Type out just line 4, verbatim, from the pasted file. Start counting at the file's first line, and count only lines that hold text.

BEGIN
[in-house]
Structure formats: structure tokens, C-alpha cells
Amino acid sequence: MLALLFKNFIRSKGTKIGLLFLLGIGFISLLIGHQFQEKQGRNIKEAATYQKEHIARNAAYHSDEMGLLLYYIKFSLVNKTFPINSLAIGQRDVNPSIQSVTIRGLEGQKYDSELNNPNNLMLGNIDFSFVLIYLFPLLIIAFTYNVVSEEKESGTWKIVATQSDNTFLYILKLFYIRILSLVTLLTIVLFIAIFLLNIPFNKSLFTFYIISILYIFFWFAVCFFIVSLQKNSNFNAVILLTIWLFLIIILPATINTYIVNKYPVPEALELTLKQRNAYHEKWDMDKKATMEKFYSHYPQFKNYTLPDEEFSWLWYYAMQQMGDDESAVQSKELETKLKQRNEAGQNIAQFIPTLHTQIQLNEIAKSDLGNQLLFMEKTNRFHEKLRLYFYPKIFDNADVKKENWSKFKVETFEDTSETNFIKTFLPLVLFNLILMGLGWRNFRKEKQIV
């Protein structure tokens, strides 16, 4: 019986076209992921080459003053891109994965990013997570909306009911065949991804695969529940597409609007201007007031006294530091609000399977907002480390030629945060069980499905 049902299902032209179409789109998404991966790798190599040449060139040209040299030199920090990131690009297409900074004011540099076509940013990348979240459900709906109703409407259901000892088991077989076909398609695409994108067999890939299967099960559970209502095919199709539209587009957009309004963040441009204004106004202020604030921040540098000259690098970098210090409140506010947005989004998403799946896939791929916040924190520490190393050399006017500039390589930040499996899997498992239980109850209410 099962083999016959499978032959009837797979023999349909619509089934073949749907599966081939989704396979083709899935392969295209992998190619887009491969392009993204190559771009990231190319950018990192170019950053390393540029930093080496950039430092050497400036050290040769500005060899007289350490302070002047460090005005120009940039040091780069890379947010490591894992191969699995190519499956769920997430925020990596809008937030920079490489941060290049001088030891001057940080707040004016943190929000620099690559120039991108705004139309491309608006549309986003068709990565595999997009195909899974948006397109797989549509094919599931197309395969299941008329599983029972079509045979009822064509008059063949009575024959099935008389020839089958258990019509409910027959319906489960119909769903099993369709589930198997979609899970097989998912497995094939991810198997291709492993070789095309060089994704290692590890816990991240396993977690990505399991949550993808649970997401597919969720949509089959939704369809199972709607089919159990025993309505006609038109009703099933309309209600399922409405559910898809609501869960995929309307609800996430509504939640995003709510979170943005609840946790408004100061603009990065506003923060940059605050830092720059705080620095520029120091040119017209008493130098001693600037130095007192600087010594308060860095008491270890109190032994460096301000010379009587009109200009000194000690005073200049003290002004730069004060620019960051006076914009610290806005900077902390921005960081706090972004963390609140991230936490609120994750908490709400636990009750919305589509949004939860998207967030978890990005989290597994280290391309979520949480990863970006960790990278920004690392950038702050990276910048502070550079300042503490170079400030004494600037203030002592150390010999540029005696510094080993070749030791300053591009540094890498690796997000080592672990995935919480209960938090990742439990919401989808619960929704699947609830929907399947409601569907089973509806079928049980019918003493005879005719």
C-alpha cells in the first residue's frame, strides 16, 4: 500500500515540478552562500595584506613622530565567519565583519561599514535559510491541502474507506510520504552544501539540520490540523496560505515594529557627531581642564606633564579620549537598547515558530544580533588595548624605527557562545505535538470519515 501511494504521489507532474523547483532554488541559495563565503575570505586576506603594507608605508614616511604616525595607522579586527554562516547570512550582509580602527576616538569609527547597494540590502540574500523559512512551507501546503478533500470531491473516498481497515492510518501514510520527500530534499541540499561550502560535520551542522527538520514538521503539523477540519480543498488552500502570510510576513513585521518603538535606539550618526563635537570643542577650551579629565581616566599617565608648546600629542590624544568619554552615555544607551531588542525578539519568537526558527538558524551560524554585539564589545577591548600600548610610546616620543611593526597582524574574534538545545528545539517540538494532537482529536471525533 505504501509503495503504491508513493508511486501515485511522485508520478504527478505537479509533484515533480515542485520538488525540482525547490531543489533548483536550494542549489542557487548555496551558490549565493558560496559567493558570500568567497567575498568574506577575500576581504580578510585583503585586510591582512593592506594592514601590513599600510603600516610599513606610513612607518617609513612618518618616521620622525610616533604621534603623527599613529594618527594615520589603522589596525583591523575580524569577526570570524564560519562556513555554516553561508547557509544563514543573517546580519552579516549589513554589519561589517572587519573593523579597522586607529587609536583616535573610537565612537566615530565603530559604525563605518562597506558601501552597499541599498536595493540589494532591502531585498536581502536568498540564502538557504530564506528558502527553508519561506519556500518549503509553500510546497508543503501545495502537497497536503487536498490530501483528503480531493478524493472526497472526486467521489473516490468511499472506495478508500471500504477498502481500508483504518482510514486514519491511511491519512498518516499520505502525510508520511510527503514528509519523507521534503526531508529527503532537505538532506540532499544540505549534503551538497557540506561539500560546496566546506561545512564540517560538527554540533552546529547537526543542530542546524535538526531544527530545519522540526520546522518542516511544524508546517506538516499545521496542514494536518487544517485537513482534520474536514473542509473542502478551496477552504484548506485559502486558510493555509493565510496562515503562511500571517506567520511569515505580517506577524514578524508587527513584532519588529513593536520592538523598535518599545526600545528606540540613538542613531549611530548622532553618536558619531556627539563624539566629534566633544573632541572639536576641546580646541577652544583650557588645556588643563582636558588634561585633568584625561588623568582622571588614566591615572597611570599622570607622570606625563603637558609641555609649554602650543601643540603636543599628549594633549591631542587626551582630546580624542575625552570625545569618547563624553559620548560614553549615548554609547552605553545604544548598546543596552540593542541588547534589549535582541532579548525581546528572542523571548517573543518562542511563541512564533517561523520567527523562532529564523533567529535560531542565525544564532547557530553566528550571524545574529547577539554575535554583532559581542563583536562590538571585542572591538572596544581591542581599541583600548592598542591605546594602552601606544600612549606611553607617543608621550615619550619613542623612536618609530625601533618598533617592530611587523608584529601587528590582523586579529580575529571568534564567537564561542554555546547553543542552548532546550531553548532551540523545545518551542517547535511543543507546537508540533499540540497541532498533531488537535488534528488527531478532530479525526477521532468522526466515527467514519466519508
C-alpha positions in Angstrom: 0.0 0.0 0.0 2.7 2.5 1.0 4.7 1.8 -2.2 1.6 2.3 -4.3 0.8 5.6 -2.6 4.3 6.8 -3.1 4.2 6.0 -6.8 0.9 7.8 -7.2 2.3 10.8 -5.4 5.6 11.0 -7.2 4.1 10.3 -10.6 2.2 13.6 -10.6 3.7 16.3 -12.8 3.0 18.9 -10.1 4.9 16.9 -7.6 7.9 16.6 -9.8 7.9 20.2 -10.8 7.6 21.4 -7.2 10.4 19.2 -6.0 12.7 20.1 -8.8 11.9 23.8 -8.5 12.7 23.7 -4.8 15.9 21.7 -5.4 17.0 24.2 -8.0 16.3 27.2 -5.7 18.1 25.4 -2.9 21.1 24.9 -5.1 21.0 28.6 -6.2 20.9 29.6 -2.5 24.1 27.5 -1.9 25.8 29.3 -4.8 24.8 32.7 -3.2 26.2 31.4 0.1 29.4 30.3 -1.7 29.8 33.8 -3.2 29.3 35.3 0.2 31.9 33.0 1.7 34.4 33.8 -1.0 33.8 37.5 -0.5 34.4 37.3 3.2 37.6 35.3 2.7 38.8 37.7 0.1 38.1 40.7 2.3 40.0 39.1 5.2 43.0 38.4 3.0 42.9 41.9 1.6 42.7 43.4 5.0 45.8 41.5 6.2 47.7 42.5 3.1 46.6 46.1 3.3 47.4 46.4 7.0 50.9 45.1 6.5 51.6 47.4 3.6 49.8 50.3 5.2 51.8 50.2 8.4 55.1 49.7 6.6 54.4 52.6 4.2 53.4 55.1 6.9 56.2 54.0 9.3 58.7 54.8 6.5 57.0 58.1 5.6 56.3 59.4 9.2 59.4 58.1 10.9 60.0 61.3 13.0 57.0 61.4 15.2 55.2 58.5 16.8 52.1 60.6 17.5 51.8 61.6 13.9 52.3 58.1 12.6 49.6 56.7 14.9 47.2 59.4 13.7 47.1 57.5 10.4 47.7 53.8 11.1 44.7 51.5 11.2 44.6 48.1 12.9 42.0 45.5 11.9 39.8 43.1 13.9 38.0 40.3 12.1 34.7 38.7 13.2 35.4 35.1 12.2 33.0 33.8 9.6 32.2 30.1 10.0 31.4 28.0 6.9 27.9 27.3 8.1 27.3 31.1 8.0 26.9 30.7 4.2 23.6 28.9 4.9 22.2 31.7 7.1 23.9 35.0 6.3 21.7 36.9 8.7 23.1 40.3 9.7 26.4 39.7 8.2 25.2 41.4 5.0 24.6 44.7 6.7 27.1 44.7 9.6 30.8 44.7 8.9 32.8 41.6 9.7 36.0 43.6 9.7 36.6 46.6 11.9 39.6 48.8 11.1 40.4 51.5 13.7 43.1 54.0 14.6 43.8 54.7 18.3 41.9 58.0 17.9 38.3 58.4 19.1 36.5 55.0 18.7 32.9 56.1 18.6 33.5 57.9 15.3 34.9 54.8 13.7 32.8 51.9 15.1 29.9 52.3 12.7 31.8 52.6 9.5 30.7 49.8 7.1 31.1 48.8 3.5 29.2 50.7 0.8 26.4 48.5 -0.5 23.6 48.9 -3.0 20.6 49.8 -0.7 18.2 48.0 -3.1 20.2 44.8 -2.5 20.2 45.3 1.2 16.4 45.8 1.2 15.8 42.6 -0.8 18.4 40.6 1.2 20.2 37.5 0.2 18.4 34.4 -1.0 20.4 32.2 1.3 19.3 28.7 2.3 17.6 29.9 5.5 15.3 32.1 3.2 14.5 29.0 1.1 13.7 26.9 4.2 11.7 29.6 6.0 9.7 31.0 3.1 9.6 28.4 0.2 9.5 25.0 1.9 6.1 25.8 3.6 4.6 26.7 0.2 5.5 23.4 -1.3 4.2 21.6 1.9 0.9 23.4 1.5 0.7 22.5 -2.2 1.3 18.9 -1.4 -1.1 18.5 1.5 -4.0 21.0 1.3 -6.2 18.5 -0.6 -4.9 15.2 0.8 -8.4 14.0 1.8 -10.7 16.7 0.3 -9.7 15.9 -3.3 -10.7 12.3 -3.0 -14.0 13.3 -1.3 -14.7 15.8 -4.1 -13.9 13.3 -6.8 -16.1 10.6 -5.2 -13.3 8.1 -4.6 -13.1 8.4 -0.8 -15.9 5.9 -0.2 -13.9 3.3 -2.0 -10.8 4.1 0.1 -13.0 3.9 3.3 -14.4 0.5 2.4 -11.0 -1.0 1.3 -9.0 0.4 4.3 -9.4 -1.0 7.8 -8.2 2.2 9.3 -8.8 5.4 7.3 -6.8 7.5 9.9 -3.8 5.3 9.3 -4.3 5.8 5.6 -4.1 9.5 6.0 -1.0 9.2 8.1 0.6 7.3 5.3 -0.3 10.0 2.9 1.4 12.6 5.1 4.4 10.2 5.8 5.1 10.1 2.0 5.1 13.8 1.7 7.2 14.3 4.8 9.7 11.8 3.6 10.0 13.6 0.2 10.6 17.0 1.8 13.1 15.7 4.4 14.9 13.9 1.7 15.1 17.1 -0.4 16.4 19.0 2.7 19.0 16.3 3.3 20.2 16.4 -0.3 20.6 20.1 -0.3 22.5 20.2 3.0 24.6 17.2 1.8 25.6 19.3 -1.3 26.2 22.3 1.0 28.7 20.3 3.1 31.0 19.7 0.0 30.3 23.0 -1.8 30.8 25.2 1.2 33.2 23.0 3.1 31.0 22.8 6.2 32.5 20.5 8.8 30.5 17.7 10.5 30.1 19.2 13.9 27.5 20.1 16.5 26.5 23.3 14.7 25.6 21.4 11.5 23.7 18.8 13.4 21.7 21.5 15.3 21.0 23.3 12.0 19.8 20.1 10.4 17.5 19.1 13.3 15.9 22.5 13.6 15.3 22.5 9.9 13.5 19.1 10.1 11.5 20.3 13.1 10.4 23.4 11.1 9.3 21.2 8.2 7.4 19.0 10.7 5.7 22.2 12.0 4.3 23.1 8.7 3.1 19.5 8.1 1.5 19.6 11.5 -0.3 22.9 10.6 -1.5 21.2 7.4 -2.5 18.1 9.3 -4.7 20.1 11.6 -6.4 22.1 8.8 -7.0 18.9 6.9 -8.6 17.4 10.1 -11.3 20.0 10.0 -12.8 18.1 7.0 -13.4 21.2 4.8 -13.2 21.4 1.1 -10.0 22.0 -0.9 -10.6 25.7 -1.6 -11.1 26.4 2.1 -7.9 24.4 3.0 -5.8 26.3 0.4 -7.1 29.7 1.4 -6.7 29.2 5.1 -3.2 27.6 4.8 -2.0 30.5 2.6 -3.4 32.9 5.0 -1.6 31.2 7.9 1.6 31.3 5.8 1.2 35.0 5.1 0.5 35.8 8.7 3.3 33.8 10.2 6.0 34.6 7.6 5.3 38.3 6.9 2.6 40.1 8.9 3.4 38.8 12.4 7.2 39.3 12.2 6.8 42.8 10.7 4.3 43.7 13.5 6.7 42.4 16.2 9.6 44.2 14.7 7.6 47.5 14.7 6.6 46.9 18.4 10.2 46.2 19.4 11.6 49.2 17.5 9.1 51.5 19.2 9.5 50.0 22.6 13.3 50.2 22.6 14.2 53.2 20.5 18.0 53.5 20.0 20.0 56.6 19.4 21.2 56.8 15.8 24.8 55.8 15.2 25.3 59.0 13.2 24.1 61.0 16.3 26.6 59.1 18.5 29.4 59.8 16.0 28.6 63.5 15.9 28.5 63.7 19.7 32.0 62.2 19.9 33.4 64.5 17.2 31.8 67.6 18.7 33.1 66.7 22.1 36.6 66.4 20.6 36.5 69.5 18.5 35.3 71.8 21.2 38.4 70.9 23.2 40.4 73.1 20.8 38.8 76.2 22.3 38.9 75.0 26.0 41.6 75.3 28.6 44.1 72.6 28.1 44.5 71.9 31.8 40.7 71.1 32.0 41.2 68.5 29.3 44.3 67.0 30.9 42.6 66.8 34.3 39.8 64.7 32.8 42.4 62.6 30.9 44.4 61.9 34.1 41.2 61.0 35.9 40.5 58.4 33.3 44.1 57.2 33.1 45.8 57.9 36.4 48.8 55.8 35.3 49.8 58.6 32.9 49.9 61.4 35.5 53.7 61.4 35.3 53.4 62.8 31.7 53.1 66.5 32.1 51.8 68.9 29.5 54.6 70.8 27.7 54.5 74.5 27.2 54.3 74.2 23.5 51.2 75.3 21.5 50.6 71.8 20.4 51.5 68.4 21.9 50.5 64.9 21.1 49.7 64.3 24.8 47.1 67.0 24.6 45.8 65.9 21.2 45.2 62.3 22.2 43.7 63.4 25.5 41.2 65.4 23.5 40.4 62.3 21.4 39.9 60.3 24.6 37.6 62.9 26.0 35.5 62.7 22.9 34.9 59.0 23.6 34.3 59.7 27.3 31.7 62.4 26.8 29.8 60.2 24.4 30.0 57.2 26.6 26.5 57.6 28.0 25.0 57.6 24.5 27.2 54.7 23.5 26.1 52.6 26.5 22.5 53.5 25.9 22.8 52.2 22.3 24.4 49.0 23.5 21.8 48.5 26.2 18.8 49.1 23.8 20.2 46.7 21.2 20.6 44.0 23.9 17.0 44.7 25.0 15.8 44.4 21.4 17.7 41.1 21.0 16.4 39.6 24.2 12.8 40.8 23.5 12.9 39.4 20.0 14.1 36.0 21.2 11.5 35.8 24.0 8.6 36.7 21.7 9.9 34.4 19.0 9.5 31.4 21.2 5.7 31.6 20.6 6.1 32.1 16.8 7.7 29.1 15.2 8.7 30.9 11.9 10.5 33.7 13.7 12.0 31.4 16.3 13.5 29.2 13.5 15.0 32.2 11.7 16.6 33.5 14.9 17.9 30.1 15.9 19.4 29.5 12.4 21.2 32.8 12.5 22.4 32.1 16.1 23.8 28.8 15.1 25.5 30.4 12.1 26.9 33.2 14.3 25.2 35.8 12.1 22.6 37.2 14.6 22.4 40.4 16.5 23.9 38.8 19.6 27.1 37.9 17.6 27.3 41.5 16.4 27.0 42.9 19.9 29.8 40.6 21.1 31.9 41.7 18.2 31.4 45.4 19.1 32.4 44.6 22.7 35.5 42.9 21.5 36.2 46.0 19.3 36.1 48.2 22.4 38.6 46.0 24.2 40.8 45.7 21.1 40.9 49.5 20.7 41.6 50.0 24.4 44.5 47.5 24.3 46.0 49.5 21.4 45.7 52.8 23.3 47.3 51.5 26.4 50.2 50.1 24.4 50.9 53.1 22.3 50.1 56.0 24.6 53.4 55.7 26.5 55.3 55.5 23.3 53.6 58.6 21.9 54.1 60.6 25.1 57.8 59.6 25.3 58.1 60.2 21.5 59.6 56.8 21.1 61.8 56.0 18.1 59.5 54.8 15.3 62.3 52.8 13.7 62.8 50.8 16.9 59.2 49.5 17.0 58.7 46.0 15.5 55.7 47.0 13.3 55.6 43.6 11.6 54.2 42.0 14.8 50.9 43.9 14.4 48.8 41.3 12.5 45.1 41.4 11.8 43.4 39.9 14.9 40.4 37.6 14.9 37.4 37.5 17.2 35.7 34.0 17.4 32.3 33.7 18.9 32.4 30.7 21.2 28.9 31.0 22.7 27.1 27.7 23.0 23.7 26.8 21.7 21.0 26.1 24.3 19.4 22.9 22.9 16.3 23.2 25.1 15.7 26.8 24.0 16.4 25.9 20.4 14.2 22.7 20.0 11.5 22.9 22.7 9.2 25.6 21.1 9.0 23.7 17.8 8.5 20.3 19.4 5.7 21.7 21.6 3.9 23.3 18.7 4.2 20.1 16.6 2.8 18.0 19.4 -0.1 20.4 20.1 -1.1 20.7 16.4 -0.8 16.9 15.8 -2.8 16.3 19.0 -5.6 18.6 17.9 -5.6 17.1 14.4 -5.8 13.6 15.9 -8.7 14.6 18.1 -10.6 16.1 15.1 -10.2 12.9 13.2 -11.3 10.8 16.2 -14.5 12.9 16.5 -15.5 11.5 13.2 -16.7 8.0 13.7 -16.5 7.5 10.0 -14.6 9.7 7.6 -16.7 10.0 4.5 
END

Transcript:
């Protein structure tokens, strides 16, 4: 019986076209992921080459003053891109994965990013997570909306009911065949991804695969529940597409609007201007007031006294530091609000399977907002480390030629945060069980499905 049902299902032209179409789109998404991966790798190599040449060139040209040299030199920090990131690009297409900074004011540099076509940013990348979240459900709906109703409407259901000892088991077989076909398609695409994108067999890939299967099960559970209502095919199709539209587009957009309004963040441009204004106004202020604030921040540098000259690098970098210090409140506010947005989004998403799946896939791929916040924190520490190393050399006017500039390589930040499996899997498992239980109850209410 099962083999016959499978032959009837797979023999349909619509089934073949749907599966081939989704396979083709899935392969295209992998190619887009491969392009993204190559771009990231190319950018990192170019950053390393540029930093080496950039430092050497400036050290040769500005060899007289350490302070002047460090005005120009940039040091780069890379947010490591894992191969699995190519499956769920997430925020990596809008937030920079490489941060290049001088030891001057940080707040004016943190929000620099690559120039991108705004139309491309608006549309986003068709990565595999997009195909899974948006397109797989549509094919599931197309395969299941008329599983029972079509045979009822064509008059063949009575024959099935008389020839089958258990019509409910027959319906489960119909769903099993369709589930198997979609899970097989998912497995094939991810198997291709492993070789095309060089994704290692590890816990991240396993977690990505399991949550993808649970997401597919969720949509089959939704369809199972709607089919159990025993309505006609038109009703099933309309209600399922409405559910898809609501869960995929309307609800996430509504939640995003709510979170943005609840946790408004100061603009990065506003923060940059605050830092720059705080620095520029120091040119017209008493130098001693600037130095007192600087010594308060860095008491270890109190032994460096301000010379009587009109200009000194000690005073200049003290002004730069004060620019960051006076914009610290806005900077902390921005960081706090972004963390609140991230936490609120994750908490709400636990009750919305589509949004939860998207967030978890990005989290597994280290391309979520949480990863970006960790990278920004690392950038702050990276910048502070550079300042503490170079400030004494600037203030002592150390010999540029005696510094080993070749030791300053591009540094890498690796997000080592672990995935919480209960938090990742439990919401989808619960929704699947609830929907399947409601569907089973509806079928049980019918003493005879005719």